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BBP44 The Importance of Curiosity

Lessons for Leaders

Release Date: 06/20/2019

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Curiosity is the impulse to seek new information and experiences and explore novel possibilities is a basic human attribute.

Curiosity is something that we're born with. Listen as Emma talks about how a toddler or young child demonstrates that natural curiosity.  All those questions, and exploring and no holding back on whether things are right or wrong. They’re just amazed and interested in everything.  Emma often says that brains are like sponges, taking everything in and learning at an amazing rate. A young person is like a little learning machine and part of this is because of curiosity.

Curiosity is often the first point of the learning process, with a gradual move from a conscious to an unconscious action.  Emma explains this more on the podcast.

Research shows that curiosity improves our ability to learn and retain information.

Curiosity means we explore, try, learn, invent. Just think about all that exploration and what if that has resulted in high rise buildings, mobile phones, computers, aeroplanes, travel in space.

Apparently Einstein used to say

“I have no special talent. I am only passionately curious,”

Curiosity is a mindset that can be activated. Curiosity is the fuel for inquiry, learning and discovery – that’s why it’s critical for you, personally, professionally as well as for business and organisational growth and innovation.

Leaders who curiously observe what people say, what they do, and seek to understand deeply what matters to them find the most valuable problems to solve.  In my coaching with business leaders we often have discussions around human behaviour and how the brain works because these leaders are curious about their teams and staff. Why do they do that? How can I get / improve / change

Is your company a ‘curious’ organisation? Putting curiosity at the heart of your organisation helps boost employee wellbeing.

When we are curious, we view tough situations more creatively. When we ask questions and genuinely listening to the responses it improves relationships and some research has shown that ‘curious’ companies said they were happy at work compared to just 45% in the ‘non-curious’ organisations.

Why do we refrain from being curious?

There can be a number of reasons we shy away from being curious or asking questions, but essentially because we fear we’ll be judged incompetent, indecisive, or unintelligent. Plus, time is precious, and we don’t want to bother people.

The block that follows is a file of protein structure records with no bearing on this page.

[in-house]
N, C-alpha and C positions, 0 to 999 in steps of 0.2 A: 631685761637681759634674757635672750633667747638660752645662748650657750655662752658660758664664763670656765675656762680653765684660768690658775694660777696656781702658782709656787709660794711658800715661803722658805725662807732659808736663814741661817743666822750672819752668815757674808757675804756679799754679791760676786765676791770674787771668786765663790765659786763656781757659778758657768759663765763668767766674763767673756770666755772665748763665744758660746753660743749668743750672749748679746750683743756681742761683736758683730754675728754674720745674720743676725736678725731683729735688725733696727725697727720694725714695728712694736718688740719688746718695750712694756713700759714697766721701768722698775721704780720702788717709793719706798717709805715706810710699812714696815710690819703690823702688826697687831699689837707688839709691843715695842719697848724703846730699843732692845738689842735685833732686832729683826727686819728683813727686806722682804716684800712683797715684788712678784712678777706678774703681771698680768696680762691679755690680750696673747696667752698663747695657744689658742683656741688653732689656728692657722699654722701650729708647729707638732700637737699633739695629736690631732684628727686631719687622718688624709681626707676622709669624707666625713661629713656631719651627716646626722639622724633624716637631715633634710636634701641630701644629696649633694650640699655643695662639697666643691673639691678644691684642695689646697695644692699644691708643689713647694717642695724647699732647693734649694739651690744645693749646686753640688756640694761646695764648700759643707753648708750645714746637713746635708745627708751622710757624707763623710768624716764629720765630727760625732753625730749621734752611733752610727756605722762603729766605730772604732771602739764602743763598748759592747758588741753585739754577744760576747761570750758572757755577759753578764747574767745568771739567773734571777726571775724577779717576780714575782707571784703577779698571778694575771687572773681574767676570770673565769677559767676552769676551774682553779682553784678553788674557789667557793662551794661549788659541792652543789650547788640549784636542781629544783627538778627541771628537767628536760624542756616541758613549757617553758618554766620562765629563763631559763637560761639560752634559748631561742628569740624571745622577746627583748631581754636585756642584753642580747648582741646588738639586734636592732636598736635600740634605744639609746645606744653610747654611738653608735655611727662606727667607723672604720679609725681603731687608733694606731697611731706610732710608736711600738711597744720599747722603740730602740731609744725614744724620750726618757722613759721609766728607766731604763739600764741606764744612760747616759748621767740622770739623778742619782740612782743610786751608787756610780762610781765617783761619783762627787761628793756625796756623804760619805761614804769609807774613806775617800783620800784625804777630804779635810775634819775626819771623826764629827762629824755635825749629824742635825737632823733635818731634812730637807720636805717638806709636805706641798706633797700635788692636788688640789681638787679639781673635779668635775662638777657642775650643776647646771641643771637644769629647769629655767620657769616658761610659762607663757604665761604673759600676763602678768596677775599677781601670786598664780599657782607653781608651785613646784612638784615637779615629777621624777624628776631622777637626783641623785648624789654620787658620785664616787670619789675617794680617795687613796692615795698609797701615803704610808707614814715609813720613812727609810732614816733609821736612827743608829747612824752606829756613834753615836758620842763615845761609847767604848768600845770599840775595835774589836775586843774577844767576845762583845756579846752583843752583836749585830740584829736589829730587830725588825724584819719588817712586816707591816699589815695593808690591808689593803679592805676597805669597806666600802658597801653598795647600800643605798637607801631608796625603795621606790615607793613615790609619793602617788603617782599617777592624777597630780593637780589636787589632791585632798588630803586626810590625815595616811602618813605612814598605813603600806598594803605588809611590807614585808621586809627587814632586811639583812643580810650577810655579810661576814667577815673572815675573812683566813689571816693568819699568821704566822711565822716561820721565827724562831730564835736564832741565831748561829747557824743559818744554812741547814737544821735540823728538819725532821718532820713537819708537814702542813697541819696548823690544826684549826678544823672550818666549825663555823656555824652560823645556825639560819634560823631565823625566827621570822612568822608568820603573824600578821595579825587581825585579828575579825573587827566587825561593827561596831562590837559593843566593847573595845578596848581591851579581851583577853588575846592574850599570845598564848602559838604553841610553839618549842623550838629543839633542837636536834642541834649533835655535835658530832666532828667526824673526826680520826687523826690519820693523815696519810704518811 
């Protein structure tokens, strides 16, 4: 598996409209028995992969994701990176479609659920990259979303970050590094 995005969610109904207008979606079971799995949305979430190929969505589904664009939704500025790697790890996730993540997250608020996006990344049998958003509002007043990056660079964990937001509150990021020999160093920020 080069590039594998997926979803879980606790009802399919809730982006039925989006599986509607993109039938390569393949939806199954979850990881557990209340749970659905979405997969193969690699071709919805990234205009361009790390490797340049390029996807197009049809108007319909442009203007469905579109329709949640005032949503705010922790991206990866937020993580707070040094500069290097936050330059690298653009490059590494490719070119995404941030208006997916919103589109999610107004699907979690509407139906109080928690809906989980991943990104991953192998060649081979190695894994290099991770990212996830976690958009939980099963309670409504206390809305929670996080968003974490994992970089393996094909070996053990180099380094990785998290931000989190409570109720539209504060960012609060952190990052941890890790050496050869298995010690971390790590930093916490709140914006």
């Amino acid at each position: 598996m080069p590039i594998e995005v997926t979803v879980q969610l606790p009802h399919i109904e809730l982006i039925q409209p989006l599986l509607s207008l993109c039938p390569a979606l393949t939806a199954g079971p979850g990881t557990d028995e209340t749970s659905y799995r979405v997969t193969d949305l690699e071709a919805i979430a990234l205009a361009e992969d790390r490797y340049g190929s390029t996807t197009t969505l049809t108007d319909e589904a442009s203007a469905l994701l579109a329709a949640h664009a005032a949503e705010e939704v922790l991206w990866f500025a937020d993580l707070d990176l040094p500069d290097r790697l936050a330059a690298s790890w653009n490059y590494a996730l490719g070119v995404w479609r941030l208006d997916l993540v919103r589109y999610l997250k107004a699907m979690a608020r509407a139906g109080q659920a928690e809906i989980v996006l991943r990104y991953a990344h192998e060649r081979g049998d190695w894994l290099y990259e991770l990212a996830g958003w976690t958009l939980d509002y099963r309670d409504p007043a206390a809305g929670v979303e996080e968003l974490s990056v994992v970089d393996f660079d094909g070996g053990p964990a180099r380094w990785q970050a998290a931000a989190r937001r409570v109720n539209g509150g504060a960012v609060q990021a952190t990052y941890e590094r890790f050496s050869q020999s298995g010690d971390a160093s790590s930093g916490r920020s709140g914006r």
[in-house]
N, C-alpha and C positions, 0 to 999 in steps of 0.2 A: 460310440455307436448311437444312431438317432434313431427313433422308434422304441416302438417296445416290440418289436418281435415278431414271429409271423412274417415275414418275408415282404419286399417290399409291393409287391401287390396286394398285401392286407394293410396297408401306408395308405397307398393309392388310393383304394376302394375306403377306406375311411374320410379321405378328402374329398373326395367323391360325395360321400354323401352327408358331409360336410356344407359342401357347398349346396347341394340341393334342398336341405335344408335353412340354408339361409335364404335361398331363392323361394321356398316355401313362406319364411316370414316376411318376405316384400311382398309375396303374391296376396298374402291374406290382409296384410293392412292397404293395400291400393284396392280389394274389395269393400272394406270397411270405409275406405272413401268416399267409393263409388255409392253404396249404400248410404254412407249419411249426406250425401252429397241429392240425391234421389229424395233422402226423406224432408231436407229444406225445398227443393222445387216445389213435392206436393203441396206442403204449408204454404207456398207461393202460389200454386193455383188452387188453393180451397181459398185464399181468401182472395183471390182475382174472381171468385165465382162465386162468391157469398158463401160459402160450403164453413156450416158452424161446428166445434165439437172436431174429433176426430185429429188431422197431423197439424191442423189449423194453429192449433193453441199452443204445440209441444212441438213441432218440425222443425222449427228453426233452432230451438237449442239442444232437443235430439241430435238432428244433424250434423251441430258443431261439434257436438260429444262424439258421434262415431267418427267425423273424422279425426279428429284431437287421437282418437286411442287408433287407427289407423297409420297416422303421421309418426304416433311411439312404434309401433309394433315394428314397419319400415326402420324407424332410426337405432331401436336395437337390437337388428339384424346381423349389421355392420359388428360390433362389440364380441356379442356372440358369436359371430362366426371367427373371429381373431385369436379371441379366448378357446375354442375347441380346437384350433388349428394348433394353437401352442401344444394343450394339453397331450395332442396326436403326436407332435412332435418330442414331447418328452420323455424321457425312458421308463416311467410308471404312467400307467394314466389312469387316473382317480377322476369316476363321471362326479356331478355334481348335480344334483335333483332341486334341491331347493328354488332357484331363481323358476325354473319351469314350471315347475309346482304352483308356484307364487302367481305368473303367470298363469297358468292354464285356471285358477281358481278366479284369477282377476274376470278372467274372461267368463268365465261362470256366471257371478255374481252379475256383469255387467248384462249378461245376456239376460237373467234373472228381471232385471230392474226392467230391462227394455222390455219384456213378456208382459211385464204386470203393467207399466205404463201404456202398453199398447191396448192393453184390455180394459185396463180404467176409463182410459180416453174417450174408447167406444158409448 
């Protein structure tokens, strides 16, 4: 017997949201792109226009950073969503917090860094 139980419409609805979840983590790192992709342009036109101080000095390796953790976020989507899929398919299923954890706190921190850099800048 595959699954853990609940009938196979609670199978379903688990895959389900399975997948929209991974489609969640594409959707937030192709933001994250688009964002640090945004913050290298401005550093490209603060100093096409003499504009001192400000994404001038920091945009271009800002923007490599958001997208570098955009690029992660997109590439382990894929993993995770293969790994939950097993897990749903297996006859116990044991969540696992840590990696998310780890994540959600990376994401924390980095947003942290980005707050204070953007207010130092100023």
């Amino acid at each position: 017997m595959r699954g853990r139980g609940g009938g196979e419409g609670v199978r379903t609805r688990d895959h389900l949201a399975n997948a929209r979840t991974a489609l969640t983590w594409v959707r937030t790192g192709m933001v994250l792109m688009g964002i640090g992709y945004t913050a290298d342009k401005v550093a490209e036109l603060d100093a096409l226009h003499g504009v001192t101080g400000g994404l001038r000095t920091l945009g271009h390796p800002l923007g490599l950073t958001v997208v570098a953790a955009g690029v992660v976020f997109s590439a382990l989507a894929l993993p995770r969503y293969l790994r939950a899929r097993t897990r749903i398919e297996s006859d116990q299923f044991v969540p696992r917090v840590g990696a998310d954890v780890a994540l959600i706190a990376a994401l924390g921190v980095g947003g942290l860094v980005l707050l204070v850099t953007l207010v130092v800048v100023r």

By asking questions, we promote more meaningful connections and more creative outcomes.

Another way that you or any leaders can model curiosity is by acknowledging when they don’t know the answer; that makes it clear that it’s OK to be guided by curiosity.

Encourage questions - any type of question.  Even the daft or silly questions.

Open up questioning and curiosity.  Some of the ways I first learnt to do with is with the kids.  

Listen as Emma explains that asking 'why' kicks off a part of the brain that jumps into fear, judgement, panic.  So starting your sentences with curious questioning helps calm down the brain so the person is not in a state of panic and reacting in a defensive way.  This is some of the most common conversations I have with clients.

Curious questioning often works well with a tilt of the head, and even a slight sing song voice, or as if you’re thinking out loud.


Listen in as she explains how you can use the different ways of questioning with the following examples:

I’m wondering

Help me understand

Tell me more (a favourite of Brene Brown)

I’m curious - of course, its an obvious but valid one

I can see that ….

Correct me if I’m wrong.  This gives the other person the opening to explain and is similar to help me understand but can sometimes be good if you’ve been exploring a lot of information and you’re trying to summarise or gather thoughts.

When leaders create an environment of curiosity, they inspire their employees to ask questions, to learn, and to seek problems and solutions for themselves.

When employees are curious, they are open to discovering new things, and this leads to better insights, understanding and creates opportunity for problem solving and innovation.



Contact Emma here to let her know when you were last curious or if you want to ask any question or provide feedback.

To book a call with Emma and get curious about how coaching will help you use this link.

To vote for Emma in the business awards she mentions on the podcast (voting open until August 2019) click here and look for her name in both Business Service and also in Health &Wellbeing. Emma says "I'd love it if you would vote in both categories for me, it only takes a minute".